The Effect of Potting Soil, Peat Moss, and Top Soil on the Neutralization of Sulfuric Acid

The purpose of this experiment was to test if the type of soil would affect the neutralization of acid rain after the acid had passed through the soil.  Three different types of soil were tested: potting soil, peat moss, and top soil.  The independent variables were the type of soil used, and the dependent variable was the change in pH of the sulfuric acid.  Data was collected by testing the pH of the sulfuric acid (H2SO4) prior to contact with the soil.  The sulfuric acid was then allowed to sit in the soil for an allotted amount of time.  A vacuum source was used to pull the acid out of the soil to measure the final pH.  The difference of the two values was calculated.  This data was then analyzed using an ANOVA statistical test.  The initial hypothesis stated that the top soil would affect the final pH the greatest, but the ANOVA test showed that the type of soil could not be associated with a significant difference in the change in pH.  This study is relevant to applications in agriculture and environmental science, specifically how acid rain, which has both human and natural causes, is harmful to the environment.  A soil’s ability to filtrate acid (buffering capacity) is of use to cultivators who want to ensure that crops are protected from the detrimental effects of acid rain.  The damage of crops contributes to a decrease in the world food supply and inflation in the economy.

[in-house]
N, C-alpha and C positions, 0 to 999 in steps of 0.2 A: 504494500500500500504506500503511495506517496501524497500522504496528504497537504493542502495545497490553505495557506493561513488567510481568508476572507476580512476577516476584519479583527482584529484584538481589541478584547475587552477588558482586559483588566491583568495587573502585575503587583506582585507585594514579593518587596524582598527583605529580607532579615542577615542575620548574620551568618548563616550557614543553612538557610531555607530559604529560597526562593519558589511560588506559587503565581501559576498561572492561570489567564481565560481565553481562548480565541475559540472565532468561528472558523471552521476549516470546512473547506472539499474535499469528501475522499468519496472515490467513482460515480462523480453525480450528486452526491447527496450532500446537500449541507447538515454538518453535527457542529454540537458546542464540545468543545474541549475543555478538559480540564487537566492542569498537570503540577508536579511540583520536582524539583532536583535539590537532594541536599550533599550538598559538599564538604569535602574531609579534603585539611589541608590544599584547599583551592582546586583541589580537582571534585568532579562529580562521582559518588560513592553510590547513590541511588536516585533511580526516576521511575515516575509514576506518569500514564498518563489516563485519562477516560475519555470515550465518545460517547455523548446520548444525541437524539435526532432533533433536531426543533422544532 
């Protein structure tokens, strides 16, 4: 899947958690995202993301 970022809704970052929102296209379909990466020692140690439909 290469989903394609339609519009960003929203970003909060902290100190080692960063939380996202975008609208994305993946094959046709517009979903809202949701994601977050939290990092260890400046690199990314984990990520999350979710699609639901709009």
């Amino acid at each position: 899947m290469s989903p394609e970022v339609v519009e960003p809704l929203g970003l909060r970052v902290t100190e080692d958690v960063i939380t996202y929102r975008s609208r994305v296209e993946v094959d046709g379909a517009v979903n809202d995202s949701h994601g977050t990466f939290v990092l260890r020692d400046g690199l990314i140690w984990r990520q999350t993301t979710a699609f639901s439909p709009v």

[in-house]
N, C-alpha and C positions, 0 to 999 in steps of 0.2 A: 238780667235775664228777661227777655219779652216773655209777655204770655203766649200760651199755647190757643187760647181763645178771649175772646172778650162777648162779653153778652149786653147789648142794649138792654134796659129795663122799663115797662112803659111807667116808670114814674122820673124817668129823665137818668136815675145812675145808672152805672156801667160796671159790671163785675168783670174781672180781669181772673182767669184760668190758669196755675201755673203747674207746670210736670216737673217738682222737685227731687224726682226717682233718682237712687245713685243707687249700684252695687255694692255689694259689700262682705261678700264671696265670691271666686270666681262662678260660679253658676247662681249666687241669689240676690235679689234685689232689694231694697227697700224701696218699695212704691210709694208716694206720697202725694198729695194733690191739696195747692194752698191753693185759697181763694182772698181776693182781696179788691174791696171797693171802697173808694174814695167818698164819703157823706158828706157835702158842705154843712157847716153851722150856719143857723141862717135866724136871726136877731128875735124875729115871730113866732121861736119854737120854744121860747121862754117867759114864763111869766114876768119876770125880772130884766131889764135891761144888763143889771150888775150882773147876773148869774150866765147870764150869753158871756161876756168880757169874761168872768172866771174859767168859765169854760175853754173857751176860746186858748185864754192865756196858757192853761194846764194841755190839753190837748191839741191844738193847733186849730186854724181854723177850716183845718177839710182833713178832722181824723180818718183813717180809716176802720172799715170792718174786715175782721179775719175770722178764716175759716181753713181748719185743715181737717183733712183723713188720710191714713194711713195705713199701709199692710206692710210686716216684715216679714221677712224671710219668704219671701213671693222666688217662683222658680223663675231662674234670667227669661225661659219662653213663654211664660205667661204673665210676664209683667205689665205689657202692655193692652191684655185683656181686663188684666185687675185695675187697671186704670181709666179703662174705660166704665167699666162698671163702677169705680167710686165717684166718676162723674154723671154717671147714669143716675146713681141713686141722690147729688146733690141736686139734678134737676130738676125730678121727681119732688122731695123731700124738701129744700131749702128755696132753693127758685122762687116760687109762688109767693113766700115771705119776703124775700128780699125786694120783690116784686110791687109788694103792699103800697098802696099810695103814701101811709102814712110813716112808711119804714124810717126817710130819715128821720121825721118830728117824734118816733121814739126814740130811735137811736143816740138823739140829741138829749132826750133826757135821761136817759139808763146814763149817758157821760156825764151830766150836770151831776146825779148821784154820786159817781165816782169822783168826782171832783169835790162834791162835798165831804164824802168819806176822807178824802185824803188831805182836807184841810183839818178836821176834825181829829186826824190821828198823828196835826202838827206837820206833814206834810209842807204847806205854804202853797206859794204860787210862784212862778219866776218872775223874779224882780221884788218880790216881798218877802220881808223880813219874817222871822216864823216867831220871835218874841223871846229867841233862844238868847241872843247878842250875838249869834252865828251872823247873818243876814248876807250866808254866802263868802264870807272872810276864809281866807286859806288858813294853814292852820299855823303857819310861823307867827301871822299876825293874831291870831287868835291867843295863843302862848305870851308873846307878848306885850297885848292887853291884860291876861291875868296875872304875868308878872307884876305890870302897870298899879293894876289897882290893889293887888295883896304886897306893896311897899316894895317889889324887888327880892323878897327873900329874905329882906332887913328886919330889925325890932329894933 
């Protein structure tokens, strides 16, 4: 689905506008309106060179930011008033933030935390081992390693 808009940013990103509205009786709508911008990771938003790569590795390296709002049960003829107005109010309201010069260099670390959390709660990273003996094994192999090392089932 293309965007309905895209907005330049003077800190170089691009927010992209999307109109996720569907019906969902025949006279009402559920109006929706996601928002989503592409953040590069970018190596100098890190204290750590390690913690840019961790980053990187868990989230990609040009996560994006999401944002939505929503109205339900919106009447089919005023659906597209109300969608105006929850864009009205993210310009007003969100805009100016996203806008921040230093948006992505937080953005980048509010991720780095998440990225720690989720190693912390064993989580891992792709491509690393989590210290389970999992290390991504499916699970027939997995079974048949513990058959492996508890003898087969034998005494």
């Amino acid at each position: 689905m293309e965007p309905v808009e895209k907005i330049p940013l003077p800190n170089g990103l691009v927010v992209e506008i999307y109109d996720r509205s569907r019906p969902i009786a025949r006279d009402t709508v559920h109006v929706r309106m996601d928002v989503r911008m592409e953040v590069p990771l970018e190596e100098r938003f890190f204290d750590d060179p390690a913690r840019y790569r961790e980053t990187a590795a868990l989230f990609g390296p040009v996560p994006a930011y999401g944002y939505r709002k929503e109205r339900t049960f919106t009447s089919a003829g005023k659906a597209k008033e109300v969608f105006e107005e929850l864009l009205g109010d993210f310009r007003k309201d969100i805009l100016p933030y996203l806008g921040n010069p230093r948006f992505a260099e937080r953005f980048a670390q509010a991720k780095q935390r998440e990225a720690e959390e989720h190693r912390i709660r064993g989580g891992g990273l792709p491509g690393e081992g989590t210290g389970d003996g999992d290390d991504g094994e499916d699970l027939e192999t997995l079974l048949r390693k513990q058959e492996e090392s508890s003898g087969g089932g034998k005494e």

Research Done By:

Katie Conley
Centerline High School

Hayley Laird
L'anse Creuse High School